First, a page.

By Milwaukee Neighborhood News Service Published Nov 25, 2020 at 4:46 PM

A year of trials and tribulations can also offer a gift – the perspective to see beyond the dark days and appreciate those who brighten our lives.

With this in mind, Milwaukee Neighborhood News Service asked residents who have contributed to its “Community Voices” feature, “What is a person, project, organization, institution or movement that you are thankful for that’s making an impact in Milwaukee?”

The resilience and dedication of young people

Alejandra Gonzalez is a DACA recipient and the youth organizing statewide director for Voces de la Frontera and Voces de la Frontera Action. Read Gonzalez’s piece, “OPINION: I want undocumented youth to live their lives without fear.”

Thanksgiving is a holiday rooted in the celebration of colonialism and Indigenous oppression. I, myself, am a product of colonialism and have struggled in celebrating and accepting my Indigenous roots. When my family immigrated to the United States, my brother and I were encouraged to assimilate in order to find success in this country. This is why, this Thanksgiving, I am thankful for Voces de la Frontera and Voces de la Frontera Action, specifically their youth arm, Youth Empowered in the Struggle (YES) – because they have empowered me to embrace my Latinx and Indigenous roots, and allowed me to help other Latinx youth in Milwaukee do so as well.

I was first introduced to YES in 2016, after becoming a member of Voces myself and supporting its efforts to pass a Safe Haven Resolution through the MPS board. I was impressed and inspired by the leaders’ passion to advocate for themselves, their friends and their families.

Since then, I have had the pleasure of taking on the role as the youth organizing statewide director and developing the future leaders of Milwaukee. The YES membership in Milwaukee is largely made up of MPS high school students who have experienced family separation, religious persecution and racial injustices.

Their resilience and dedication have been key in recent victories in Milwaukee. Earlier this year, they lobbied and fought to win the MPS funding referendum in April, and this fall, YES members knocked on thousands of doors in support of Voces de la Frontera Action’s endorsed candidates. They door-knocked five days a week, averaging 1,000 doors during each canvass outing. This effort culminated in our big Election Day push. We had approximately 80 MPS youth knock on over 7,000 doors. This does not include the young people who were present in our phone-banking efforts and relational voter program. Our chapter leaders played a critical role in recruiting, training and leading this very successful campaign.

Their accumulated efforts to flip the state blue while balancing schoolwork and home duties and navigating a pandemic is nothing short of extraordinary.

It is young people like them that inspire me to rededicate myself to the struggle every year and continue to fight toward racial justice, economic justice and immigration reform. They are a constant reminder of the power in organizing, no matter how young you may be. Through them I have found the strength to participate in the fight for social justice and shape my own identity as someone with Indigenous and Spanish roots.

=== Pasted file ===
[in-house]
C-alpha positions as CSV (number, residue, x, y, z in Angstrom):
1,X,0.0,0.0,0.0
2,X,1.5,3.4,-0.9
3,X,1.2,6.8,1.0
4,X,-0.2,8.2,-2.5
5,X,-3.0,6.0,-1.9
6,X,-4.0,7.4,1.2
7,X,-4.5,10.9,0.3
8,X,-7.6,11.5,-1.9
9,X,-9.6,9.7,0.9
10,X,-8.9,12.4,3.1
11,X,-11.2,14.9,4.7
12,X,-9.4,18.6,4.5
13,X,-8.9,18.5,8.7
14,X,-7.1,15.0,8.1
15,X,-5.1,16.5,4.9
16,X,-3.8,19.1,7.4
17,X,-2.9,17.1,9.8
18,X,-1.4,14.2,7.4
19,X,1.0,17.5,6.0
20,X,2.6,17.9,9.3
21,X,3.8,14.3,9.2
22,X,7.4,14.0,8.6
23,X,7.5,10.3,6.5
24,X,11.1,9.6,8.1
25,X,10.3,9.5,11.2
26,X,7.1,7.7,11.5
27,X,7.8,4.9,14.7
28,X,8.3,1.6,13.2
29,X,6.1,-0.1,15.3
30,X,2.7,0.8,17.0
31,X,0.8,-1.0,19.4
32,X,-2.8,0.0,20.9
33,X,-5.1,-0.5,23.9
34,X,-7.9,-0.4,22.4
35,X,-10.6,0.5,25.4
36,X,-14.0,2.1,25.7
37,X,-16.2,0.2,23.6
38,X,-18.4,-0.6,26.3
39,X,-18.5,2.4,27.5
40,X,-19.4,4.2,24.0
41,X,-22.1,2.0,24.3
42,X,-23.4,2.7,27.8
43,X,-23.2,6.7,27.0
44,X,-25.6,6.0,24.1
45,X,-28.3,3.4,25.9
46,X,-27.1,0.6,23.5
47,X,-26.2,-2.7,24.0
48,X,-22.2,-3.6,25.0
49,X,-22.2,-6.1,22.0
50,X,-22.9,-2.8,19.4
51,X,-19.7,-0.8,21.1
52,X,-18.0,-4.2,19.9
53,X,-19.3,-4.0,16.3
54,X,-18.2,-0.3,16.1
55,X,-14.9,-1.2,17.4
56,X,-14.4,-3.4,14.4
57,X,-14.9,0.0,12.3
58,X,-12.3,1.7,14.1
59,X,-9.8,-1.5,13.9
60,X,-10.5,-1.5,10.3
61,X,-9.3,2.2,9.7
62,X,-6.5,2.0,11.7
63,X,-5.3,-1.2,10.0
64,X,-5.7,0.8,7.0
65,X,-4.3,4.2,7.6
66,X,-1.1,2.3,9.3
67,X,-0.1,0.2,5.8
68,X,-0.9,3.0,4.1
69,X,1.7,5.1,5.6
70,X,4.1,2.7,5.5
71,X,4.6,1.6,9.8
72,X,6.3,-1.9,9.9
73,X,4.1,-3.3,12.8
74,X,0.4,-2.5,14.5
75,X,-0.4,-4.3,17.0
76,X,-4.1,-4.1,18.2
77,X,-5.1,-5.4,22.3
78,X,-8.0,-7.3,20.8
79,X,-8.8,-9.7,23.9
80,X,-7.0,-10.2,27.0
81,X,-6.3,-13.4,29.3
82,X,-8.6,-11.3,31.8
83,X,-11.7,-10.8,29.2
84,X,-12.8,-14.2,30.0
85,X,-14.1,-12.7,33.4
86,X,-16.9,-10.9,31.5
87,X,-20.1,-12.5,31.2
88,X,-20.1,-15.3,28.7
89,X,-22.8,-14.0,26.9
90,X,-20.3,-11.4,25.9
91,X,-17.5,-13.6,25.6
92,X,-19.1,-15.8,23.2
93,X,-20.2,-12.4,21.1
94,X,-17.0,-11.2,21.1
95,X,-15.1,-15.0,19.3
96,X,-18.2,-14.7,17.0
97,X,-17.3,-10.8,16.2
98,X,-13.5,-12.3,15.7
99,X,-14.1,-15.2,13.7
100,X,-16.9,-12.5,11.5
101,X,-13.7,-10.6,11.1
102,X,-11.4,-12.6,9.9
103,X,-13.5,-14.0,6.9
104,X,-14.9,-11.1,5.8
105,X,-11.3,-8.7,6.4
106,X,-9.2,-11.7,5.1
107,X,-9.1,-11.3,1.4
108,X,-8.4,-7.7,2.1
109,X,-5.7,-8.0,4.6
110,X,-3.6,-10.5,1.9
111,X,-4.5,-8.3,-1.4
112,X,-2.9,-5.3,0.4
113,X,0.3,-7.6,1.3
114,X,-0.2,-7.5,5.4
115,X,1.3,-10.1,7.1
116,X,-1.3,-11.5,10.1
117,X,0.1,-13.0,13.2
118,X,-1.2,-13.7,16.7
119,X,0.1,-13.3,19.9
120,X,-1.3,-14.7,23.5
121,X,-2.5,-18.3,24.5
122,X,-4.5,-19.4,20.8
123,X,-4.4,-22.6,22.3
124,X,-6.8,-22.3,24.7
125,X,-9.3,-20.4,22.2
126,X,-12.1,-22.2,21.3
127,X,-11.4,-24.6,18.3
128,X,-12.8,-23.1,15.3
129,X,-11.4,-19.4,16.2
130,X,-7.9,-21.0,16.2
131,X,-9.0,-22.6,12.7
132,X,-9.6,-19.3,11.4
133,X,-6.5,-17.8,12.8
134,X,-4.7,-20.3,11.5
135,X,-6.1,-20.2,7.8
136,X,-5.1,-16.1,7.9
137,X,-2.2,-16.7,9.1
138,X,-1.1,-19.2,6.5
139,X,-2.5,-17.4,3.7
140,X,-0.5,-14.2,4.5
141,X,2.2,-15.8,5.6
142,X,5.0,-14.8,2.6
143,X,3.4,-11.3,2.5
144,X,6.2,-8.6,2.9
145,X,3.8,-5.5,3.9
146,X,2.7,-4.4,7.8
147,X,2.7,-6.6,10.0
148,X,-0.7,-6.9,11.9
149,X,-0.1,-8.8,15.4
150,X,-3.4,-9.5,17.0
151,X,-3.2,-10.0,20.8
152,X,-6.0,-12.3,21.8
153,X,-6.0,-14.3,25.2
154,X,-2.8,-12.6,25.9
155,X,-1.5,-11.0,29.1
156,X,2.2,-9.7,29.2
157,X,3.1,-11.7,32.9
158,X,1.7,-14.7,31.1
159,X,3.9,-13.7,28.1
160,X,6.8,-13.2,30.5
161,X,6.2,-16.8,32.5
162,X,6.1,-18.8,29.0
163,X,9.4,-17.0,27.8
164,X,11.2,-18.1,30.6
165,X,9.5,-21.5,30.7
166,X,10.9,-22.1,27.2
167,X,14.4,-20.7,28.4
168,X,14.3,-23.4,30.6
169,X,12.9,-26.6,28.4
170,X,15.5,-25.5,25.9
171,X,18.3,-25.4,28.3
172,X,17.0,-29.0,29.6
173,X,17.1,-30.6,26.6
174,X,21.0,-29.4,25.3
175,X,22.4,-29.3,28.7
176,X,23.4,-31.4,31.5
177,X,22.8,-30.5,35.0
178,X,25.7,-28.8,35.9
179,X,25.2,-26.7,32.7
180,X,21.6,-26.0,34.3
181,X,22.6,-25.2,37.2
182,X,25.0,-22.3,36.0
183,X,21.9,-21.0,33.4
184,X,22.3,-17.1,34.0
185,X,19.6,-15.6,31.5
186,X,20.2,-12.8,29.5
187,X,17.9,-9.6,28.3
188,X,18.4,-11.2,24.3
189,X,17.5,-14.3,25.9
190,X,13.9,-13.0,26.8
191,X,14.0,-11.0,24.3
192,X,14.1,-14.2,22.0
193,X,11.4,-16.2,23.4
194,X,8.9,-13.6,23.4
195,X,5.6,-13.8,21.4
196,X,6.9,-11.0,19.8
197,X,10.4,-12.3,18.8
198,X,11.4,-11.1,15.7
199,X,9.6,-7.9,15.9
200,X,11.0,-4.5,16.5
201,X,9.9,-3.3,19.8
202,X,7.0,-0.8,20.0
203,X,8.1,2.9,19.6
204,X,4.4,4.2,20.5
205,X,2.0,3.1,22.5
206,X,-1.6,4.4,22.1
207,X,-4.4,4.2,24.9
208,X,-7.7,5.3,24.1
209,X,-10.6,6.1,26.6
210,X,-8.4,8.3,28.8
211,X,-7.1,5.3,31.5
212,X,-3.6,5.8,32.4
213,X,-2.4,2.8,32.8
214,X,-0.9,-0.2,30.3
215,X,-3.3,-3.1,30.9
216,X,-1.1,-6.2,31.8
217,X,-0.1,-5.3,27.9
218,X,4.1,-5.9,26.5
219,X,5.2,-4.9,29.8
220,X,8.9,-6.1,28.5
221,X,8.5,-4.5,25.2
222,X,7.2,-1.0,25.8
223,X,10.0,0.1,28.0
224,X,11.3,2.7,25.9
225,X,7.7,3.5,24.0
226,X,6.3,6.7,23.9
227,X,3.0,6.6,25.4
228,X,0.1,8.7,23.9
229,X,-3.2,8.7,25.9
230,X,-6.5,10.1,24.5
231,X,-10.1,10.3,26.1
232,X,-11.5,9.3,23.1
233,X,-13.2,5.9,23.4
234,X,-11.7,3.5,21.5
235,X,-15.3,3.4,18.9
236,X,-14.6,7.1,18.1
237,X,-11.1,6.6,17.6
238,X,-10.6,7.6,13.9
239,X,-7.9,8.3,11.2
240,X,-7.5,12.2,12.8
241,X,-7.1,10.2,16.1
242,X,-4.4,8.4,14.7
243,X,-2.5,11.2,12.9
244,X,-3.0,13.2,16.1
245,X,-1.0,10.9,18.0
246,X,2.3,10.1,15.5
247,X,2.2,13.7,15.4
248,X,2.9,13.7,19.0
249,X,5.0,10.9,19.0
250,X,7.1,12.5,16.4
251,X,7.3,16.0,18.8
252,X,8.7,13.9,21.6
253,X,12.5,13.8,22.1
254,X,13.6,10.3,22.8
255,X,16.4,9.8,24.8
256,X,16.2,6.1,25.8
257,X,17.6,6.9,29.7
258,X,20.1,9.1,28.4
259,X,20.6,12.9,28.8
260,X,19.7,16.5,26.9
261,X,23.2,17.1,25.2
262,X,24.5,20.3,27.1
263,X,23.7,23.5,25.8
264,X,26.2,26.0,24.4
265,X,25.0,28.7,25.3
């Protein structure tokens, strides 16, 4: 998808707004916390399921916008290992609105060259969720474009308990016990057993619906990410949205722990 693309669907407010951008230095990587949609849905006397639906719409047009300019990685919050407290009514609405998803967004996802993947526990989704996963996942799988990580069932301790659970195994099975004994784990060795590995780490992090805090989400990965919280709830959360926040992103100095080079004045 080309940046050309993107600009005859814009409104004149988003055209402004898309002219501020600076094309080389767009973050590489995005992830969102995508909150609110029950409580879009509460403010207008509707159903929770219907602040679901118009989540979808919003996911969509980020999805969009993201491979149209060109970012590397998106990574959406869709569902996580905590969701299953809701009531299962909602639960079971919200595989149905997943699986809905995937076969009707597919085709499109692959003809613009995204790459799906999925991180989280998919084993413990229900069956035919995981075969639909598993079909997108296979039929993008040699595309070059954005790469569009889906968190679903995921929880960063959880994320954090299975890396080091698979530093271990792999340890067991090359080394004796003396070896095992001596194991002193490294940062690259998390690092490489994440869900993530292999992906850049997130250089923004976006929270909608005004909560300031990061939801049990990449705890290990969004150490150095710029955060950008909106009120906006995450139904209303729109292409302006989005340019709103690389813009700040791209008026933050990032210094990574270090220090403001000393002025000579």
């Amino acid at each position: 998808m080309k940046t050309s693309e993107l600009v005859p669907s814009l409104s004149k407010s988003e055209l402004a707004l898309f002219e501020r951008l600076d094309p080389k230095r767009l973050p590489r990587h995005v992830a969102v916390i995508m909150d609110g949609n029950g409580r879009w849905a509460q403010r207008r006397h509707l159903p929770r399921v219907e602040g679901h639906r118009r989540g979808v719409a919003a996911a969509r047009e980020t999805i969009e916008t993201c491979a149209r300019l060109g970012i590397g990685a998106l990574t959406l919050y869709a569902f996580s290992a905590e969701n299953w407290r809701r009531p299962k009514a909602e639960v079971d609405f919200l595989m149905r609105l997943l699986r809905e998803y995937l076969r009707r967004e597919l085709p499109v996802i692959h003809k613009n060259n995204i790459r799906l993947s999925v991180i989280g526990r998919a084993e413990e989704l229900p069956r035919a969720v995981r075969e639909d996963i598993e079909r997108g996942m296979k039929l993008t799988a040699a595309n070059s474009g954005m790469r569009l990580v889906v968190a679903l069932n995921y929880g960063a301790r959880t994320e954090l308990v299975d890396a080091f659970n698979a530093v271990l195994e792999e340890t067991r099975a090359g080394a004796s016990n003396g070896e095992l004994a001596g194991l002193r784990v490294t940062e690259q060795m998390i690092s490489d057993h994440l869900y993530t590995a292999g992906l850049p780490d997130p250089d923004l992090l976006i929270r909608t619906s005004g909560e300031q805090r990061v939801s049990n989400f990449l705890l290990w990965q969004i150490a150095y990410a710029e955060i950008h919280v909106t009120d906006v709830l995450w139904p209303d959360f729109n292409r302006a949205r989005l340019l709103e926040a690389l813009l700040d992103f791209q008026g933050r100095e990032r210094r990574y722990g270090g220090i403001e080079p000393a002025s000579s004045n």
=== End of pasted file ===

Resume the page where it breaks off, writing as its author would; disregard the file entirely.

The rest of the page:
The magic of Black women

Kennita Hickman is a cultural and music writer, entrepreneur and health enthusiast. Hickman recently wrote, “OPINION: I am an experienced Black female creative, and I’m done working for free.”

This year, I’m most grateful for my friendships with Black women. I’ve found that aside from my faith, they’ve been my saving grace and refuge.

It’s unfortunate that it took COVID for me to realize how essential these relationships are to me.

Writing this piece has been a bit of a journey. My hope in writing it is that my friends who aren’t Black women don’t feel invisible or that our time together isn’t equally valuable.

But there’s something about Black women sharing space together that feels sacred. It’s why when I moved into my new space, I wanted as many things made by Black women’s hands as possible. Artwork. Laundry soap. Mugs. Paintings. Throw pillows. Coasters.

I’m safe with Black women in a way that I don’t experience in most other spaces. In fact, there’s a lot of spaces I don’t feel safe as a Black woman, especially as I reflect on the egregious thefts of Black lives that have bombarded us during the pandemic. It’s been a lot to take in, while still shouldering the responsibility to show up and be productive.

I’ve struggled.

With Black women, I don’t have to be able to articulate that. They know because they are experiencing it as well. So we can show up in spaces and not talk and still be in community with each other. I miss the deep knowing that happens when Black women are together.

And I’m grateful that while we can’t connect physically ... my friends have found creative ways for us to connect.